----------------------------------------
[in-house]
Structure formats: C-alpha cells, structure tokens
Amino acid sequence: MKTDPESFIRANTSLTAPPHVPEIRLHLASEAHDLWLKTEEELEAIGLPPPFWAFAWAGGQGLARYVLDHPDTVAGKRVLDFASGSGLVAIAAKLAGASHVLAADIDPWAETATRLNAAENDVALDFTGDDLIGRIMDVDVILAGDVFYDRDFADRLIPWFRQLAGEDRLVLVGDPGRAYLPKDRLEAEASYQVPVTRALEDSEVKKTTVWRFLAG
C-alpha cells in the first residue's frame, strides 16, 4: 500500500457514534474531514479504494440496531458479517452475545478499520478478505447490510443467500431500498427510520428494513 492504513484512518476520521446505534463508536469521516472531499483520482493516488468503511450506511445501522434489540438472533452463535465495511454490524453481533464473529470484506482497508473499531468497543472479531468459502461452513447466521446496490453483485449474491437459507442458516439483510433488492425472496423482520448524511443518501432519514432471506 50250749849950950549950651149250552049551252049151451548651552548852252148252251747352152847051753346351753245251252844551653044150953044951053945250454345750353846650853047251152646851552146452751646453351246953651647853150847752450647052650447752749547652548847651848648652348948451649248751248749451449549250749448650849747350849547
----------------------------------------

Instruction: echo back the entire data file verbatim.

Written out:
[in-house]
Structure formats: C-alpha cells, structure tokens
Amino acid sequence: MKTDPESFIRANTSLTAPPHVPEIRLHLASEAHDLWLKTEEELEAIGLPPPFWAFAWAGGQGLARYVLDHPDTVAGKRVLDFASGSGLVAIAAKLAGASHVLAADIDPWAETATRLNAAENDVALDFTGDDLIGRIMDVDVILAGDVFYDRDFADRLIPWFRQLAGEDRLVLVGDPGRAYLPKDRLEAEASYQVPVTRALEDSEVKKTTVWRFLAG
C-alpha cells in the first residue's frame, strides 16, 4: 500500500457514534474531514479504494440496531458479517452475545478499520478478505447490510443467500431500498427510520428494513 492504513484512518476520521446505534463508536469521516472531499483520482493516488468503511450506511445501522434489540438472533452463535465495511454490524453481533464473529470484506482497508473499531468497543472479531468459502461452513447466521446496490453483485449474491437459507442458516439483510433488492425472496423482520448524511443518501432519514432471506 50250749849950950549950651149250552049551252049151451548651552548852252148252251747352152847051753346351753245251252844551653044150953044951053945250454345750353846650853047251152646851552146452751646453351246953651647853150847752450647052650447752749547652548847651848648652348948451649248751248749451449549250749448650849747350849547